A lot of things have been changing at the New England Regional Art Museum over the past year. We caught up with Robert Heather, Art Museum Director to find out more about what has been going on and what we can expect to see in 2018.
We hear there has been a lot of change at the art museum. What has been happening?
It has been an extremely busy year here at NERAM, with a variety of exhibitions and events throughout 2017 which have appealed to a wide range of audiences across the community. These have ranged from the works of local artists like Hilary Pollock, through to a major retrospective exhibition of paintings by Elisabeth Cummings, one of Australia’s most important living artists. There have also been talks, tours, performances, concerts, dinners and a whole range of community activities.
The main change has been the work done to the exterior of the building, which we have completely replaced with Kingspan cladding, which has given the whole facility a sleek new contemporary look. The cladding has also improved the thermal performance of our building, leading to smaller power bills.
What do you see as the highlights of 2017 at NERAM?
We had so many great exhibitions and events, but the one which really stood out for me was the Black Gully Festival in November and the performance by the Yanaya ensemble. The festival was fantastic; we see it as an important way to activate community ownership and involvement in the whole site. It was great to see a wide cross section of people visiting the site, wandering around, eating at the stalls, enjoying the music and taking part in the activities. I think the whole community is hungry for the Black Gully to be made more accessible as a public parklands, and we have been lobbying the Council to come up with a masterplan for the whole site.
The real highlight though, was the Yanaya performance on the main stage by David Leha (Radical Son) and a group of young indigenous men and women from across the region. This has been a project that NERAM has been working on with Beyond Empathy all year. The final event was just amazing – a polished hour-long performance that used indigenous language as a starting point and ranged between soul, hip-hop and country music, with all the participants demonstrating incredible talent and skill.
You recently attended the NSW Business Chamber Awards in Sydney as a finalist. Why is the art museum winning business awards?
Unlike most regional galleries, which are local government facilities, the New England Regional Art Museum Ltd is a small not-for-profit business which must raise its own revenue and income. We also look closely at reducing our costs, and we originally entered our “Sustainable NERAM” program into the Armidale Business Chamber awards to promote awareness of what we have been doing to be more financially and environmentally sustainable. We won the “Excellence in Sustainability” category and then went on to the regional and finally the state awards, where we were a finalist.
Our “Sustainable NERAM” program pulls together the work we have been doing to improve our facilities and processes, including replacing lights with LED lighting systems, installing solar panels on the roof, recladding the building exterior and tinting windows, but is much more as well. These activities have re-energised NERAM’s supporters and become a source of community pride, made the building much more attractive and created opportunities for us to reposition ourselves as one of the best regional arts facilities in the state.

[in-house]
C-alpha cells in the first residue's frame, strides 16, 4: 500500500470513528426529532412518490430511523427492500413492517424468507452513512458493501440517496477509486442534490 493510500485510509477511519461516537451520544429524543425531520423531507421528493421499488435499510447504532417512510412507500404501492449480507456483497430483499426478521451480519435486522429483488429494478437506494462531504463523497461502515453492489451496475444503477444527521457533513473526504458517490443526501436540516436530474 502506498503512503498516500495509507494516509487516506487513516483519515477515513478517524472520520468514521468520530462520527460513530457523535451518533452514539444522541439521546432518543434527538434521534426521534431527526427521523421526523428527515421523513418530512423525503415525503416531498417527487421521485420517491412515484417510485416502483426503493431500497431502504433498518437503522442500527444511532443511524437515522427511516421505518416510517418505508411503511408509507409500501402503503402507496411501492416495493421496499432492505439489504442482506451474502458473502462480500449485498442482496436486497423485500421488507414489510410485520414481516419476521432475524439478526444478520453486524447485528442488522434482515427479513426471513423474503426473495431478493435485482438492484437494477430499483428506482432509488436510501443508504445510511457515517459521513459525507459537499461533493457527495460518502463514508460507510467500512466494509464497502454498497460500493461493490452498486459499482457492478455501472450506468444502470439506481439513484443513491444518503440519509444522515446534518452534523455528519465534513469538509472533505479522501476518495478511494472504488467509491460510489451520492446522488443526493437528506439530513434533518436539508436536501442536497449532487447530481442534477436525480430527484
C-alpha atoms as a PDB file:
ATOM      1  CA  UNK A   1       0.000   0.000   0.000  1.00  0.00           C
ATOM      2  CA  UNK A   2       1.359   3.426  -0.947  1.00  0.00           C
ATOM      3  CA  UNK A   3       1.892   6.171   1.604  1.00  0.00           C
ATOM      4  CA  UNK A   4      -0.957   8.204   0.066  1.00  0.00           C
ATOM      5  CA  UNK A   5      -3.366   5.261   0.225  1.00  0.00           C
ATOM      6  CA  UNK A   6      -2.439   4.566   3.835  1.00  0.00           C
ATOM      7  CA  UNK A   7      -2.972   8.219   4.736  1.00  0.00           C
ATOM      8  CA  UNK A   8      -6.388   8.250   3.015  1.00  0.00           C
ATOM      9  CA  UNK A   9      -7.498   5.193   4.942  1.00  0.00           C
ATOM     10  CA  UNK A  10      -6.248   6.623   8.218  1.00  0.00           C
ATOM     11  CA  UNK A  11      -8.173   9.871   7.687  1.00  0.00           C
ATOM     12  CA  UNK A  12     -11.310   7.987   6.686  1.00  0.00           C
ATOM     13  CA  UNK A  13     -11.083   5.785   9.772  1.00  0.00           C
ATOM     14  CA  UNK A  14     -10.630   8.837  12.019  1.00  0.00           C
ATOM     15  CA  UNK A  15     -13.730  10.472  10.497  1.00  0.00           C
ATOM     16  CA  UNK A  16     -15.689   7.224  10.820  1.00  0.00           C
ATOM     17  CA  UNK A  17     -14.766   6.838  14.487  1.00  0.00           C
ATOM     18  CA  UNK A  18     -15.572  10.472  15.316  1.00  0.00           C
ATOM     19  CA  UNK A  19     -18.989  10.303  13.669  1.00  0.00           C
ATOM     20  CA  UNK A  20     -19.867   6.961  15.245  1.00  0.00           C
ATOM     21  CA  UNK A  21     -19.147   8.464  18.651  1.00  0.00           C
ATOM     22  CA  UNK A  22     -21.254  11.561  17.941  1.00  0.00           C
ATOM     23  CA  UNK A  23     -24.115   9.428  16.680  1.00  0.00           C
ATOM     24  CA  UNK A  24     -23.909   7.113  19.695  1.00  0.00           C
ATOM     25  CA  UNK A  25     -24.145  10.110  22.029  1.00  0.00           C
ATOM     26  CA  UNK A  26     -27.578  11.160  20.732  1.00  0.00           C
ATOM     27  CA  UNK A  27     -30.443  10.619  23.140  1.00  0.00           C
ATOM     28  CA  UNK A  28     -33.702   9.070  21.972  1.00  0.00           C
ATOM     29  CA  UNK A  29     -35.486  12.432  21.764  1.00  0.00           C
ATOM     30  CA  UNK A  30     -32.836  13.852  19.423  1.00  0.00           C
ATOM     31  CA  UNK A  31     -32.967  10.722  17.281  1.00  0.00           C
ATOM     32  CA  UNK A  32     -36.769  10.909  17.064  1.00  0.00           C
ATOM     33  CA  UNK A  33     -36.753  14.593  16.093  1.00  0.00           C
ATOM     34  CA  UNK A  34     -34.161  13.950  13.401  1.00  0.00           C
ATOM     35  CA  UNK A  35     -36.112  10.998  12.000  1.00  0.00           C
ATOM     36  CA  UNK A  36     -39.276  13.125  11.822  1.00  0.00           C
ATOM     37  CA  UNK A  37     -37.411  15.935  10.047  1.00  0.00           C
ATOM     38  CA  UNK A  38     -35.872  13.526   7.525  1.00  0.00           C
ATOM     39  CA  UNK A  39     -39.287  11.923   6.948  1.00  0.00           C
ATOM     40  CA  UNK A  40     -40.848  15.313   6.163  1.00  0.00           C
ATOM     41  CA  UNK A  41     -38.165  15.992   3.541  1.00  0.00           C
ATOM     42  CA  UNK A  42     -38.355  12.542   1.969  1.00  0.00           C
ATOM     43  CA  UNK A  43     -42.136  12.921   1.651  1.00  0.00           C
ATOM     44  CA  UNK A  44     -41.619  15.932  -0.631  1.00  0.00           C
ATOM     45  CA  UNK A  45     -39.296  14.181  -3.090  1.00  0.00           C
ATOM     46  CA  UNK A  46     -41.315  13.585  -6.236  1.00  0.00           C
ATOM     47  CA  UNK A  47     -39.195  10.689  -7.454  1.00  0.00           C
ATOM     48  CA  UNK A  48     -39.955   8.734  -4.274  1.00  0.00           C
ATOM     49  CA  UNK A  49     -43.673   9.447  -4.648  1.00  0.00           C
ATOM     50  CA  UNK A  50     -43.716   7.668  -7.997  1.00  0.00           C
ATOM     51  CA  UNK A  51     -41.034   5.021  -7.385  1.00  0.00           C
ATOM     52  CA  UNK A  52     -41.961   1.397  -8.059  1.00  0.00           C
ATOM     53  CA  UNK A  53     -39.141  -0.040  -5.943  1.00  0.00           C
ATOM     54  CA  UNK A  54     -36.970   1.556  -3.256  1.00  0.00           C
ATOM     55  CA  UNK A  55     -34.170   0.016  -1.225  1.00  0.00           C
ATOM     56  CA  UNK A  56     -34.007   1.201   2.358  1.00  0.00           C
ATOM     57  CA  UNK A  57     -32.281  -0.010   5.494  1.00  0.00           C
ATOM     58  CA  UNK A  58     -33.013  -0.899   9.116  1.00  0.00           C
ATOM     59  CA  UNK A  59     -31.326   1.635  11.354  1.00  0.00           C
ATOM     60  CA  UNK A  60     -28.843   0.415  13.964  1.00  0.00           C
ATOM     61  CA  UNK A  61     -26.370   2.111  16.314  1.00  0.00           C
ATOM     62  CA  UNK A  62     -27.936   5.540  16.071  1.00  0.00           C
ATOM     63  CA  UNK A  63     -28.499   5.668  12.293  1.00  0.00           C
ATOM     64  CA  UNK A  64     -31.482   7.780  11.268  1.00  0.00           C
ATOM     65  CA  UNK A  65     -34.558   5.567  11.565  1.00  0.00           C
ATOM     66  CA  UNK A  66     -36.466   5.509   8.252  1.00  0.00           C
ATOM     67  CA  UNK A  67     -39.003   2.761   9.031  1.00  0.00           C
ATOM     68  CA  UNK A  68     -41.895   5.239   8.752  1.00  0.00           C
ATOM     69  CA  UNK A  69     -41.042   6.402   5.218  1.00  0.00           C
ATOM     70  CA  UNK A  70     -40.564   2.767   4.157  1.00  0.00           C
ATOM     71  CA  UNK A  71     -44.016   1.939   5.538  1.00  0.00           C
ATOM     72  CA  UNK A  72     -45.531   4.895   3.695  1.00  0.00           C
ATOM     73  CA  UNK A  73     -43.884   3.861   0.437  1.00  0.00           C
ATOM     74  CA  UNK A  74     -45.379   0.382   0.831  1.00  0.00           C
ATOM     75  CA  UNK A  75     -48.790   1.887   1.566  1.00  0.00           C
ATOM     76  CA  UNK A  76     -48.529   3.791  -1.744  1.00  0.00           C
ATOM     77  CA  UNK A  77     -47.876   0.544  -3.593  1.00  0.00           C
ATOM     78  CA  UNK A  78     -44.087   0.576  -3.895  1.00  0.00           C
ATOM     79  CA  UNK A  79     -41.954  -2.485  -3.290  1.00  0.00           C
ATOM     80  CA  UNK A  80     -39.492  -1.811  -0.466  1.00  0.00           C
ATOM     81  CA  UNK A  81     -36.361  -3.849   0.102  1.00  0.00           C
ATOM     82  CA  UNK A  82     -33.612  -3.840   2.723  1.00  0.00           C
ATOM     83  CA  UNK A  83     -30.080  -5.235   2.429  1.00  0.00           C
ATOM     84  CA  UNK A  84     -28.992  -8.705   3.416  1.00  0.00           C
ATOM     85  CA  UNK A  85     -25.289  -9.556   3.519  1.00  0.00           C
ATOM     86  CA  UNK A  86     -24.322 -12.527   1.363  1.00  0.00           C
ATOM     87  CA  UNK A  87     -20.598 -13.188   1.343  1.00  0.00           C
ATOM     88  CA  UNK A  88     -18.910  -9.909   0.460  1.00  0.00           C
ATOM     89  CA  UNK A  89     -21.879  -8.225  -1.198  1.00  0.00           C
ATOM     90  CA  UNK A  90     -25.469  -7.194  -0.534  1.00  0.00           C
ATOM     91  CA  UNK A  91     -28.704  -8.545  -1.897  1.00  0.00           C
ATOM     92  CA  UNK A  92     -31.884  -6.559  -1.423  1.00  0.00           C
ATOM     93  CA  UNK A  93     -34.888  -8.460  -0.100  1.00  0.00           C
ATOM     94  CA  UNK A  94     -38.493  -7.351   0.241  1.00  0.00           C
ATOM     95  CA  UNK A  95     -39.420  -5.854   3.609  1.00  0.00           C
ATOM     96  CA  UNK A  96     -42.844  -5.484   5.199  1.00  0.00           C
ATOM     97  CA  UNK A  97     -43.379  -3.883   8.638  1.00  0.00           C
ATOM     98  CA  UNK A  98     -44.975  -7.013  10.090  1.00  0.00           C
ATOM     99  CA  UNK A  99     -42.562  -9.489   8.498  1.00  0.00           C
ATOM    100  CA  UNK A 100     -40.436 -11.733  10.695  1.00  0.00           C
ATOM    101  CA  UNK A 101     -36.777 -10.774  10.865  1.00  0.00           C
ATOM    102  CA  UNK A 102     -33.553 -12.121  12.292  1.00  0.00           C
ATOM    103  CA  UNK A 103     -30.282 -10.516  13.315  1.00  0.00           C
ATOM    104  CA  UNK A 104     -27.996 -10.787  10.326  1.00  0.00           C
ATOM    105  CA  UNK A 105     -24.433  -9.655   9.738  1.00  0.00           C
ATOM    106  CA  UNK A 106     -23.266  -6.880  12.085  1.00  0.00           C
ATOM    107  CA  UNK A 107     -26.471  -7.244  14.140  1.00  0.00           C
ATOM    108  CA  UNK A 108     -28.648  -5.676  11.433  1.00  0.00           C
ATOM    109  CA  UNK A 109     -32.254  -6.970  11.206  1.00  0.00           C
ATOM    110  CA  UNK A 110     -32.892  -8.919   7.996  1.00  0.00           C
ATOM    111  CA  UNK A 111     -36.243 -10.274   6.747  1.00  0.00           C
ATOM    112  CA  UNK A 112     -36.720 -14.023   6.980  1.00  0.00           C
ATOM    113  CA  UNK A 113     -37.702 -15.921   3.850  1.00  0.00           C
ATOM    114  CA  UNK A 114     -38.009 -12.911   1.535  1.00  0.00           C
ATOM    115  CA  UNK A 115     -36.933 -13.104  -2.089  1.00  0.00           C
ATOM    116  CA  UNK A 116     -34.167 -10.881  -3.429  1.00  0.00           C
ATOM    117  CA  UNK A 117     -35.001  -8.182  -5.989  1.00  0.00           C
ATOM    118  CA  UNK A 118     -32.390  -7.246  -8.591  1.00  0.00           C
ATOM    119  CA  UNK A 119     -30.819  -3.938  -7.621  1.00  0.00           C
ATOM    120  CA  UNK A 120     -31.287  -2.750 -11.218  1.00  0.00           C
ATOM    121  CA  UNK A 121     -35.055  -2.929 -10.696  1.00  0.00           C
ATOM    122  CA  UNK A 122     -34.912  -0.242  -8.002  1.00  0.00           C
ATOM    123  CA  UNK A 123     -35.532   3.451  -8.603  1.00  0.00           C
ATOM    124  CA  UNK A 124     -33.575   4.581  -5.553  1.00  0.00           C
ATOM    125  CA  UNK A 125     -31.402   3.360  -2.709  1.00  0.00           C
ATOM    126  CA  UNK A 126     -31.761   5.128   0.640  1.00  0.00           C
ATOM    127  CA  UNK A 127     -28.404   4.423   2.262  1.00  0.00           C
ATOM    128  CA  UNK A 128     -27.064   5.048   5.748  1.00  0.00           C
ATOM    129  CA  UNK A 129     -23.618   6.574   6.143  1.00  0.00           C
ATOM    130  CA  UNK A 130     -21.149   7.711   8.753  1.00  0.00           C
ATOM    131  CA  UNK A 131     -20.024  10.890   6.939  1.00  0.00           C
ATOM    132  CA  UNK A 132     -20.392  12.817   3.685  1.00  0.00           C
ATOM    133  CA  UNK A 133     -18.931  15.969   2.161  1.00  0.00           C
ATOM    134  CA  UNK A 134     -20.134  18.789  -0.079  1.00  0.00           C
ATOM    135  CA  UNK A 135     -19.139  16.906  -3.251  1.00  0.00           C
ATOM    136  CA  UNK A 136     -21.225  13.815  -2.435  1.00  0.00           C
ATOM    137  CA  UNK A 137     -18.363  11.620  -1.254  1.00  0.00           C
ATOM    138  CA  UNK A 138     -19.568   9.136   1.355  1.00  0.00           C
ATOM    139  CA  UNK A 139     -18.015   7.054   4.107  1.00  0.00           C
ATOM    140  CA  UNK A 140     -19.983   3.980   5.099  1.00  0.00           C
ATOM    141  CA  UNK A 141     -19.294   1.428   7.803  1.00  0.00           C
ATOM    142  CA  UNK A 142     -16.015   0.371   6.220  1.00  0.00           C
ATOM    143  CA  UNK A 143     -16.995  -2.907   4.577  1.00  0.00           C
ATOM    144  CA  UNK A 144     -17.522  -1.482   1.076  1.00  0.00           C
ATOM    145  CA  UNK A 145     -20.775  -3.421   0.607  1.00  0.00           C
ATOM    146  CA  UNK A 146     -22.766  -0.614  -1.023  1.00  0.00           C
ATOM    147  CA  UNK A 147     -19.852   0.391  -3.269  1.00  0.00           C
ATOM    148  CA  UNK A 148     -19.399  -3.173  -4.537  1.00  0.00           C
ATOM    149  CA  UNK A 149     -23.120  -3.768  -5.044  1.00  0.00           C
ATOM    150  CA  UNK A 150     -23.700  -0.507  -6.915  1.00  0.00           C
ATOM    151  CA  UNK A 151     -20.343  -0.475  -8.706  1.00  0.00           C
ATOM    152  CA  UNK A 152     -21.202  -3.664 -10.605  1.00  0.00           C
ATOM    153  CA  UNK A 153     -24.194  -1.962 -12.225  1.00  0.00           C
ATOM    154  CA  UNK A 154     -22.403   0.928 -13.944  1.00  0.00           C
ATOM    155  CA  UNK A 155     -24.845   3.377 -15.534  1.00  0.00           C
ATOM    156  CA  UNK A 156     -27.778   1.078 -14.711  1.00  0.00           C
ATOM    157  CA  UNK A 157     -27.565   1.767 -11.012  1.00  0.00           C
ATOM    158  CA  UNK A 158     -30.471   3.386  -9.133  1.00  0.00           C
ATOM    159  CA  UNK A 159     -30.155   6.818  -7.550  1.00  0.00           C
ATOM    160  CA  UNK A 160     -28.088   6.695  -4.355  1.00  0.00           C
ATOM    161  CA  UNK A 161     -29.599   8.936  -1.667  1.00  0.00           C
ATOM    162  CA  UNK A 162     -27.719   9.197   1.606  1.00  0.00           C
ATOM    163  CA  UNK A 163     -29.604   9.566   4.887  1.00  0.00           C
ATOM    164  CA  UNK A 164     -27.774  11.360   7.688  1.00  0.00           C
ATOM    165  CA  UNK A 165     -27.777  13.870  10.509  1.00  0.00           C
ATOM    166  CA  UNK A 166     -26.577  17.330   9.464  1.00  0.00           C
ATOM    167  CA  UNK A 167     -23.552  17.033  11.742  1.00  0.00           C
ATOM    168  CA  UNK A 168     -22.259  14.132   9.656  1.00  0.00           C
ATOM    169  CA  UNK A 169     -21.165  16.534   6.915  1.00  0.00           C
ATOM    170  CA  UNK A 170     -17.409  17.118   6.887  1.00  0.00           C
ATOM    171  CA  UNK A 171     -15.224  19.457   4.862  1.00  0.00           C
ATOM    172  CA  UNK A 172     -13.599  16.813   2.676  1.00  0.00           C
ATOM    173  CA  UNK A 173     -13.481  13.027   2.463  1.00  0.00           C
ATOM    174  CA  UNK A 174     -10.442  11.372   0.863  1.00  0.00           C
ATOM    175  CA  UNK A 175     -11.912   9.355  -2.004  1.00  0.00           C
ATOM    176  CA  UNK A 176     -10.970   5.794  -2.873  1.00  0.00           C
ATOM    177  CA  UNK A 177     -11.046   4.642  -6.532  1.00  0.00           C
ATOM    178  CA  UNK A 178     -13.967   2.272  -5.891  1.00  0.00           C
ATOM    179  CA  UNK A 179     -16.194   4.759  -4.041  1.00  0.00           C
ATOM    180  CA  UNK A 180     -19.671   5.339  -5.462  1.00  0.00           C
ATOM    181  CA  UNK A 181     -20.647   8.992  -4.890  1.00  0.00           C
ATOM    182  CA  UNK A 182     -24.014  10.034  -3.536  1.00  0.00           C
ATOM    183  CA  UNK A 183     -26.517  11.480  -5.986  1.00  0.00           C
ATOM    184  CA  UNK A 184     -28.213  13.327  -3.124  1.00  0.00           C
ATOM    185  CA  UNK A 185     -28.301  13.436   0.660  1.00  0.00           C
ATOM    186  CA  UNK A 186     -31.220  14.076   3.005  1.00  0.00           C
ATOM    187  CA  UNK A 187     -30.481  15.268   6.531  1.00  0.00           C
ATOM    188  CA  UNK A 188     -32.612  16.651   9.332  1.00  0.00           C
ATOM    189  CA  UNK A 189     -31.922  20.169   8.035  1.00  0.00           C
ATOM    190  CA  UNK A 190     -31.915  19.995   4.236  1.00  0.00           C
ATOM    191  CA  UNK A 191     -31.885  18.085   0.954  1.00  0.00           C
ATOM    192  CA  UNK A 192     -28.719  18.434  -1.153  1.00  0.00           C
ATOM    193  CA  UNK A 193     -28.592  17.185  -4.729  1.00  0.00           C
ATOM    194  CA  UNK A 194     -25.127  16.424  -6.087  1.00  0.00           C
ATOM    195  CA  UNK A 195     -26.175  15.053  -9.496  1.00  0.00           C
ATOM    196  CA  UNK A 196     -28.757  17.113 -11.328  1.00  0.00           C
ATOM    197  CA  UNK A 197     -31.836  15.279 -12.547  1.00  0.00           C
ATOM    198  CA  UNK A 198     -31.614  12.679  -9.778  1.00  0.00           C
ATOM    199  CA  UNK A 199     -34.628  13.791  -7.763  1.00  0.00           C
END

What exactly is different and what changes will visitors see when they come to look at the art?
The first thing you will notice is that the art museum looks brand new, thanks to our new exterior cladding – the whole building looks better. Then when you come in, the exhibitions are looking better with our new LED lighting system, which enables us to control light levels within the spaces.
In early 2018 we will be opening our new permanent exhibition, HINTON: Treasures of Australian art which will be a “salon hang” of over 100 paintings from the nationally significant Howard Hinton Collection, which will always be on display so you can bring visitors to see them, as well as get to know your own favourite artworks better. We want this to be a destination exhibition that people travel to Armidale to see and discover.
What can we expect during 2018 at NERAM?
We have a great range of exhibitions lined up for 2018, with something for everyone. We kick off the year with the gorgeous paintings of Lucy Culliton and a new series of Print Room exhibitions, showcasing the work of printmaking artists from around the country. We will have some of Australia’s leading artists responding to the centenary of WWI in the exhibition In their Footsteps, as well as leading contemporary indigenous artists responding to our region’s history in Myall Creek and beyond.
A big group of local photographers have responded to the region’s landscape and community in Terry Cooke’s crowd-funded book and exhibition New England High Country, while painters Colin Isaacs, Rita Winiger and Christine Porter explore local subjects and Walcha based ceramic artist Myfanwy Gulliver’s quirky sculptures are sure to be a hit later in the year.
How can we get involved in NERAM?
The best way is always to come in and see what we have on display, dine in our café and buy a great gift at the NERAM Shop. If you like what you see, we would love for you to sign up for our e-newsletter, like us on Facebook or become a member of the Friends of NERAM, so you can find out what we are doing and what is on at the art museum. If you are interested in getting more involved, it is easy to make a donation to the NERAM Foundation, Adopt-an-Artwork or become a volunteer. There are lots of ways that you can support us and we are happy to talk to you about all of them.